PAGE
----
SPRINGFIELD, Ill. (AP) — Stable state funding over the last two years meant key Illinois state employee pension funds didn’t have to sell assets to meet payments in 2013, according to a report released Thursday.
The State Retirement Systems, covering pensions for ex-state employees, judges and lawmakers, withdrew $29.7 million in 2013, down 88 percent from $248.7 million a year earlier, Auditor General William Holland wrote in an annual financial audit of the Illinois State Board of Investment.
The nearly $30 million withdrawal in the fiscal year that ended June 30 is small enough for the Board of Investment to absorb with cash flow, said William Atwood, executive director of the Illinois State Board of Investment, which manages the SRS portfolio.
But when withdrawals hit hundreds of millions of dollars, it means selling assets, such as stocks and bonds, highly liquid securities that make up about 80 percent of the board’s $12.9 billion portfolio, he added.
The bottom line is, the more a pension system has to withdraw from its portfolio, even if it’s paid back down the line, the more taxpayers are going to have to pick up in the future because the money isn’t benefiting from compounded interest.
Atwood said the situation should only improve if recent pension reform legislation holds up.
“Portfolio success is contingent on having assets to invest,” Atwood said. ” … The main issue in managing a portfolio is, leave as much money in there as possible so it will grow. I think that’s the approach policymakers are taking.”
The state’s five pension systems — including public school teachers and university employees not under the SRS umbrella — are $100 billion in debt, thanks to decades of underfunding by state lawmakers and governors.
But after years of debate, Gov. Pat Quinn signed into law a repair plan that cuts benefits to pensioners but reduces their contribution and includes measures to ensure the state lives up to its future obligations.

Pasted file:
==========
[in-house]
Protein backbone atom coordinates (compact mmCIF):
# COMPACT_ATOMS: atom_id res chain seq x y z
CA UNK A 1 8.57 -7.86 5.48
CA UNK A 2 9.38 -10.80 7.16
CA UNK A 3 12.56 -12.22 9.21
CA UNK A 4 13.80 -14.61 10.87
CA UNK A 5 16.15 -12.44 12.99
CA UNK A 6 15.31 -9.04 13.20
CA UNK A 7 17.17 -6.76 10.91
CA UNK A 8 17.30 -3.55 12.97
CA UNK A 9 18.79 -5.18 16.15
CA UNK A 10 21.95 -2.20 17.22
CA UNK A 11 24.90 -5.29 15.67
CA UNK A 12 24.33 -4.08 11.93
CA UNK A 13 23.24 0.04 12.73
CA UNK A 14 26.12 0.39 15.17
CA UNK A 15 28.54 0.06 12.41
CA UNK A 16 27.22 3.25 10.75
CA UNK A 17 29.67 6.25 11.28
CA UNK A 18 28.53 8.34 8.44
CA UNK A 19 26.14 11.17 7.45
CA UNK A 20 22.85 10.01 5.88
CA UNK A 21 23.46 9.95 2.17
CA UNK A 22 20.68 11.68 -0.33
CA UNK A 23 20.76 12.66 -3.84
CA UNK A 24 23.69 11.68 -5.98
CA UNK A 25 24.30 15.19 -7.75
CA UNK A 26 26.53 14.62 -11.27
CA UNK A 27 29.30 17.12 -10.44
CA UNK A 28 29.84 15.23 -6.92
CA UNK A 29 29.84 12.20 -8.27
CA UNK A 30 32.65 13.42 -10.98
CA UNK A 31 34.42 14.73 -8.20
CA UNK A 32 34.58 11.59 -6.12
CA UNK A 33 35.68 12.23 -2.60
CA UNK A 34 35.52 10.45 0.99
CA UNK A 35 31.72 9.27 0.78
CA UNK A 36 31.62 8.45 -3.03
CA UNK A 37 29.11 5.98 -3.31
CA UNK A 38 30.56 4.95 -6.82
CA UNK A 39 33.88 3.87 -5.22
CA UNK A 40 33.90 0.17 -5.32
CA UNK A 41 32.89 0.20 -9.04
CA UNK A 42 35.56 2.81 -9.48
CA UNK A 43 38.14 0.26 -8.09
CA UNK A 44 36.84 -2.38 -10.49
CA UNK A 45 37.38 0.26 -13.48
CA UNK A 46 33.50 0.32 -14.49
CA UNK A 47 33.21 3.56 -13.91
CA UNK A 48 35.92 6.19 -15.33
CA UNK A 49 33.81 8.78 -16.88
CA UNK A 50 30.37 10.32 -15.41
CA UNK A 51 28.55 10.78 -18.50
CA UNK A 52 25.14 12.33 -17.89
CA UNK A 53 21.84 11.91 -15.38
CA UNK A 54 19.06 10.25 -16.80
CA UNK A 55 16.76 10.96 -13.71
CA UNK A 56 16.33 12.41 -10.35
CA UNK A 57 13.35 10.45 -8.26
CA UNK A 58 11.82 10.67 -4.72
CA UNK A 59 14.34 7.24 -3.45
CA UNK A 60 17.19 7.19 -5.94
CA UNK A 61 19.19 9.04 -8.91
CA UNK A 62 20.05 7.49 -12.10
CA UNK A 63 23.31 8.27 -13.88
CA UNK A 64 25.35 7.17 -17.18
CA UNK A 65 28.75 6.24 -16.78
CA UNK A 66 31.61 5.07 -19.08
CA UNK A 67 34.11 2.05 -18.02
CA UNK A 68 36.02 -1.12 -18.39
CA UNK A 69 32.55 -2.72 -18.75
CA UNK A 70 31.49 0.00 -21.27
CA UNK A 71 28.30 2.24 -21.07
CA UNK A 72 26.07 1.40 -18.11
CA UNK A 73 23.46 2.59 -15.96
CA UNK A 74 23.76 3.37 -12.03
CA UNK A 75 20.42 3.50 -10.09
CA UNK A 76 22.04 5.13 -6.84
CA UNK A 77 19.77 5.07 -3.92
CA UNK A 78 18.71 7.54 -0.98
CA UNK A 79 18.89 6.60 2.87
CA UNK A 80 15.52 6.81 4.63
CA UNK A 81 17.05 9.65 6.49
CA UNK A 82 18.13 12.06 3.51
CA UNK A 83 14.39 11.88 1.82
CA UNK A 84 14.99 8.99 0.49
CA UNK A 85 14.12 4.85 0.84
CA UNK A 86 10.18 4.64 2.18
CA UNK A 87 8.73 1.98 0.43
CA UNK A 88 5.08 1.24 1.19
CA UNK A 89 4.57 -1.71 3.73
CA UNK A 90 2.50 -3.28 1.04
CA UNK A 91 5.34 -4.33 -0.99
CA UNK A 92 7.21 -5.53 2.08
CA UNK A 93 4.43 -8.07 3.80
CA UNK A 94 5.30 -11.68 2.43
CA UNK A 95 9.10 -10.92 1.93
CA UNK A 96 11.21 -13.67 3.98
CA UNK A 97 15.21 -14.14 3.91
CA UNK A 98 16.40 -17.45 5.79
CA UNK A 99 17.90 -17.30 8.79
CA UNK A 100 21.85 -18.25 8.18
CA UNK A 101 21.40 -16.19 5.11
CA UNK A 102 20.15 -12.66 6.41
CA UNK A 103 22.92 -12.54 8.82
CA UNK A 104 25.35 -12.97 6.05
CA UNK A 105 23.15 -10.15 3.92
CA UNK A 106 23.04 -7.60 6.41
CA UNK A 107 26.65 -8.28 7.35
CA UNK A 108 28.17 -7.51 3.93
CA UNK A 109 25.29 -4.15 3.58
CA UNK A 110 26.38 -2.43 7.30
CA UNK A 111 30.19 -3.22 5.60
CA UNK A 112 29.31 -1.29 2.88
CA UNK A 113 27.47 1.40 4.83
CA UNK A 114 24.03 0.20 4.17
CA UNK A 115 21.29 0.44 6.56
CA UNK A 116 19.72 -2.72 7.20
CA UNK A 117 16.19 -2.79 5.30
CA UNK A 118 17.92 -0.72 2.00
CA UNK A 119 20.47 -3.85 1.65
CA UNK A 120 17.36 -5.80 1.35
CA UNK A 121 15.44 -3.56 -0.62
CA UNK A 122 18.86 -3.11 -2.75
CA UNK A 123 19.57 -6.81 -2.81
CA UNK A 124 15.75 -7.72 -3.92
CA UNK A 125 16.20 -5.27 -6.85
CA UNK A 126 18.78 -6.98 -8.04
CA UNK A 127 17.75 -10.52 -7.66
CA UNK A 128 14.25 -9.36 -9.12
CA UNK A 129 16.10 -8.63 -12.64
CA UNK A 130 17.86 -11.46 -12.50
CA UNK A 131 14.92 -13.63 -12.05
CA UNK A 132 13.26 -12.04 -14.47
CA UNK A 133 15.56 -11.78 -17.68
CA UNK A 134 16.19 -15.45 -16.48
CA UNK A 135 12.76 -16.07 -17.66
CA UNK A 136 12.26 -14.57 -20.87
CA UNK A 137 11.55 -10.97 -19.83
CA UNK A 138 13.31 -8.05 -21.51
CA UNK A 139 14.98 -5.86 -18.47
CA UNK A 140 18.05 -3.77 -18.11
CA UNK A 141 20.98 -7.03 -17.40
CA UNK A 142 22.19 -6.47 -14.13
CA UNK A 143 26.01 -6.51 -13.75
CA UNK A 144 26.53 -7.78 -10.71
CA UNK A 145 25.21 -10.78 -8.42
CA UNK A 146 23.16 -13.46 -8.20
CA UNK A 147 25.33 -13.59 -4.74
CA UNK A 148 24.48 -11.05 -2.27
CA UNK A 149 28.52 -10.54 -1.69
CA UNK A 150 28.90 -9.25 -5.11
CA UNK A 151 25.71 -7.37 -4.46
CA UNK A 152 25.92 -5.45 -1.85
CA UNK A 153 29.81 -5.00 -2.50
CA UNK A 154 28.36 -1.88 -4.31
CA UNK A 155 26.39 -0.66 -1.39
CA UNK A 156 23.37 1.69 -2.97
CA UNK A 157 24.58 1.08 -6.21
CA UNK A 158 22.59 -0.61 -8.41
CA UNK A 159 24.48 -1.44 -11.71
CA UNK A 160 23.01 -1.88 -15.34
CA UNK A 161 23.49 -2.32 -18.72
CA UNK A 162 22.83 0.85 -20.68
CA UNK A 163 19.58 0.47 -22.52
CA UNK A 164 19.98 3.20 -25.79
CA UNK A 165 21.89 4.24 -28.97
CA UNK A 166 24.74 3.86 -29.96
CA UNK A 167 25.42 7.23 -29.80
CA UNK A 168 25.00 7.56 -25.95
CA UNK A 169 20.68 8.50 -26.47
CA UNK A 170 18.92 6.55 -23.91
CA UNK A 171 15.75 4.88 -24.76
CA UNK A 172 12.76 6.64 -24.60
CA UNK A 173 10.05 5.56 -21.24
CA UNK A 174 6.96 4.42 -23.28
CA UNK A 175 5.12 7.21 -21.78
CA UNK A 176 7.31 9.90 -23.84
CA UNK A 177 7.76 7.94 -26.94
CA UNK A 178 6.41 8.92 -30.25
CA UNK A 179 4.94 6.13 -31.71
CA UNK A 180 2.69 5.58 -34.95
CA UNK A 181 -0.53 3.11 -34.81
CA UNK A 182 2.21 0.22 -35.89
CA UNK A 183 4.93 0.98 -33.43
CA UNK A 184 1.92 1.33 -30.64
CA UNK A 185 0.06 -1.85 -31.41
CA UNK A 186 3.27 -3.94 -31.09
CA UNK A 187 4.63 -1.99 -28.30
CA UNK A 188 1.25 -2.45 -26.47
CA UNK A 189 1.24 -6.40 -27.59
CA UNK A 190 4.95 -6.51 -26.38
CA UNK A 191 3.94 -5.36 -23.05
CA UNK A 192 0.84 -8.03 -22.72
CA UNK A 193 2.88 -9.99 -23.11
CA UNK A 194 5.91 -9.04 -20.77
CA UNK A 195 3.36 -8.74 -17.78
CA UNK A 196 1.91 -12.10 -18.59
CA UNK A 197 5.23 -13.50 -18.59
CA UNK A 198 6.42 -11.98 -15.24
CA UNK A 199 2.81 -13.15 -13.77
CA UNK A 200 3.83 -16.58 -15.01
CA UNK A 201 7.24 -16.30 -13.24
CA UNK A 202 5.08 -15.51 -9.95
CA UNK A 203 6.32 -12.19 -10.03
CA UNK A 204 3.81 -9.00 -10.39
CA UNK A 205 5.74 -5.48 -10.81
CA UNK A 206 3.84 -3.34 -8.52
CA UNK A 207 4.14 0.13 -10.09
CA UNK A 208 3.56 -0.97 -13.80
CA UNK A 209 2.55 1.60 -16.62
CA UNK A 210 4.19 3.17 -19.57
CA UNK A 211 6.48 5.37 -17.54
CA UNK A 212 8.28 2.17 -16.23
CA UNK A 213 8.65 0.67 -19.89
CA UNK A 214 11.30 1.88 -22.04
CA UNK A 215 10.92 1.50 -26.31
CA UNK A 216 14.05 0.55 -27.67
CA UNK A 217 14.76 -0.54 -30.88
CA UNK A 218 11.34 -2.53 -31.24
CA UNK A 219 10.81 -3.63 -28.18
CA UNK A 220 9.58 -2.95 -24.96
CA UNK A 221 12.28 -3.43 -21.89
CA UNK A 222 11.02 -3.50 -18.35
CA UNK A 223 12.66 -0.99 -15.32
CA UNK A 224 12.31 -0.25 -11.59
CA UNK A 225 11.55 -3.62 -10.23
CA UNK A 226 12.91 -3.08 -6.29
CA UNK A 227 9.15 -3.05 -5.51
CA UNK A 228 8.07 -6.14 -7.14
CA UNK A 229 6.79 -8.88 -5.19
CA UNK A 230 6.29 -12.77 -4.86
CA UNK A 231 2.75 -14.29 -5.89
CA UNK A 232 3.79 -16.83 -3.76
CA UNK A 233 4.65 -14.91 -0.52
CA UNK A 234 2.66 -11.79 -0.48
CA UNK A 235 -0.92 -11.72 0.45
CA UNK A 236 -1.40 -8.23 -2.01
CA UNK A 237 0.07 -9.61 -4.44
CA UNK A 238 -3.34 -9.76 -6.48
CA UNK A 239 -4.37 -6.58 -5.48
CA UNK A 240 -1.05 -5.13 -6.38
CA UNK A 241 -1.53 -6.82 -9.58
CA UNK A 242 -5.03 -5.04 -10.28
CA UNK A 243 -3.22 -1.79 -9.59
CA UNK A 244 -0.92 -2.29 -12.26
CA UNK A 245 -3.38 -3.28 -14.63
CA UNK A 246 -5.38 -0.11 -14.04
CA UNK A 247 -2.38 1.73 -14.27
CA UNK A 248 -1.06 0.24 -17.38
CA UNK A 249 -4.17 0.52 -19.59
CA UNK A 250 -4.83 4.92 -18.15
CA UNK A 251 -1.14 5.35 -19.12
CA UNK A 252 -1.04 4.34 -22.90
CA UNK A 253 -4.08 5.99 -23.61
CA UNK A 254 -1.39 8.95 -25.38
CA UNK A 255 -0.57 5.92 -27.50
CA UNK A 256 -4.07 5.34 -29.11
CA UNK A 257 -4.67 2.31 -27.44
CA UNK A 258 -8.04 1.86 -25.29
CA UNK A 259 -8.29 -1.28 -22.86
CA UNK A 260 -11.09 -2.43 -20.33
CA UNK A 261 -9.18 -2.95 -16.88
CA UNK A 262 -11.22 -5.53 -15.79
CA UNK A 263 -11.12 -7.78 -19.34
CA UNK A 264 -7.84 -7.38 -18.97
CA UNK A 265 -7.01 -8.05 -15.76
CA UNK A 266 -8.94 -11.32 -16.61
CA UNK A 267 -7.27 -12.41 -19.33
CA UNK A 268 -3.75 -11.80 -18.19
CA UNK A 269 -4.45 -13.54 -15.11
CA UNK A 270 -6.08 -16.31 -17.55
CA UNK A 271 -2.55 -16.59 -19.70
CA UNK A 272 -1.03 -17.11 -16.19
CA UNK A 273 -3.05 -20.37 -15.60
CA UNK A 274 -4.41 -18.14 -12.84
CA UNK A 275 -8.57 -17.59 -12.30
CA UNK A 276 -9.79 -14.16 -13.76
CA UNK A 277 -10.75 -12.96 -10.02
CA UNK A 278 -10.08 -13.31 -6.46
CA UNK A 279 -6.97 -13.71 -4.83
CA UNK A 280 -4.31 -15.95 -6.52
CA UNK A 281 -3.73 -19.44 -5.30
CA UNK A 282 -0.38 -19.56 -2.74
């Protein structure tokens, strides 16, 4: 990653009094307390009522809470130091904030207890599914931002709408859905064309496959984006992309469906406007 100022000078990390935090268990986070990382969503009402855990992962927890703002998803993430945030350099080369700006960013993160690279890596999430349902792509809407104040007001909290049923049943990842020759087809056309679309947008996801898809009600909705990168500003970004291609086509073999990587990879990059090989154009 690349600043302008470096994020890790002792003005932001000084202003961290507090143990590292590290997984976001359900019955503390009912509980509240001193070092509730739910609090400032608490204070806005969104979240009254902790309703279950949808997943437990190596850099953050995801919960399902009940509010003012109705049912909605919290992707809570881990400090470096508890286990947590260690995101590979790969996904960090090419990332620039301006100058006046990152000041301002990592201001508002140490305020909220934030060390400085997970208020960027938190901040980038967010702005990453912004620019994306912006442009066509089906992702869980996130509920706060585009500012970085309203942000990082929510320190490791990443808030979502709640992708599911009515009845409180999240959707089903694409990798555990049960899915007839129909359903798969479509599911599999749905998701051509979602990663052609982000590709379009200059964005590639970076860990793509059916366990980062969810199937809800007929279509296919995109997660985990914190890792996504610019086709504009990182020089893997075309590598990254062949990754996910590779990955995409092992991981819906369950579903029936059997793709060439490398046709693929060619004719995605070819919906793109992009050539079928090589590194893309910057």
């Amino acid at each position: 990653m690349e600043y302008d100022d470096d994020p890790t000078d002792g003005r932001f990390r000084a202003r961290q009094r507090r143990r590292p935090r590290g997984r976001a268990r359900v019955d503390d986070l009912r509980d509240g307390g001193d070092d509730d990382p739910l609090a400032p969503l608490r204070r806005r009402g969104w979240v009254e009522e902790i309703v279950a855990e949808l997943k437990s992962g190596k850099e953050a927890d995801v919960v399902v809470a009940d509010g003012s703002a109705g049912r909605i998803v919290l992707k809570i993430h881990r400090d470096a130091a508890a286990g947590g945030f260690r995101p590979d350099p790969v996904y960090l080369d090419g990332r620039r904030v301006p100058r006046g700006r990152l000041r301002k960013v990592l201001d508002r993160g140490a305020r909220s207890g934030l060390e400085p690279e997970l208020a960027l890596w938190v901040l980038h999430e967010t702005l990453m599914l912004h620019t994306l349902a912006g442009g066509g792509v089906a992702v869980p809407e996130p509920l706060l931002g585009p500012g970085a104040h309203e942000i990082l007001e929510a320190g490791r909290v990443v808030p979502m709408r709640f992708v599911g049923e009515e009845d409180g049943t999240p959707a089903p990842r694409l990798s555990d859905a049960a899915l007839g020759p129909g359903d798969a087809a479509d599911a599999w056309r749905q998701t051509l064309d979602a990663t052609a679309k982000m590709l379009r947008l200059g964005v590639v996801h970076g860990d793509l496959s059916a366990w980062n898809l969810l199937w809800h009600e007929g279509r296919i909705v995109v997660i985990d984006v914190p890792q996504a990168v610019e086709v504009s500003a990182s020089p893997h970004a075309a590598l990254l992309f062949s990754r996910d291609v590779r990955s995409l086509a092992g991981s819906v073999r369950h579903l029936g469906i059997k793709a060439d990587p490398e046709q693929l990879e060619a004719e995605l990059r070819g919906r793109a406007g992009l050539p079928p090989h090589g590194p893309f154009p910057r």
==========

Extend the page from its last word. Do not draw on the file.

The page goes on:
However, public employee unions have threatened to file a lawsuit claiming the law is unconstitutional.
Adding to the brighter landscape is an improved economy and market. The Board of Investment’s portfolio is up 14 percent from $11.3 billion a year earlier.
The state’s largest pension fund, the Teachers Retirement System, has seen improvement in its portfolio as well, sitting at just under $41 billion this fall, spokesman Dave Urbanek said.
That’s lower than the 2007 total but up 44 percent from a recent low of $28.5 billion in 2009.
The improvement hasn’t spared the teachers’ system from selling assets. It has routinely sold more than $1 billion a year since 2005, Urbanek said, topping out at $2.8 billion in 2011 because of short state funding and reverberations of the 2008 economic downturn.
“We get cash from the state contribution,” Urbanek said. “If it’s not there, we have to sell assets to get cash. When the economy is bad, we have to sell more.”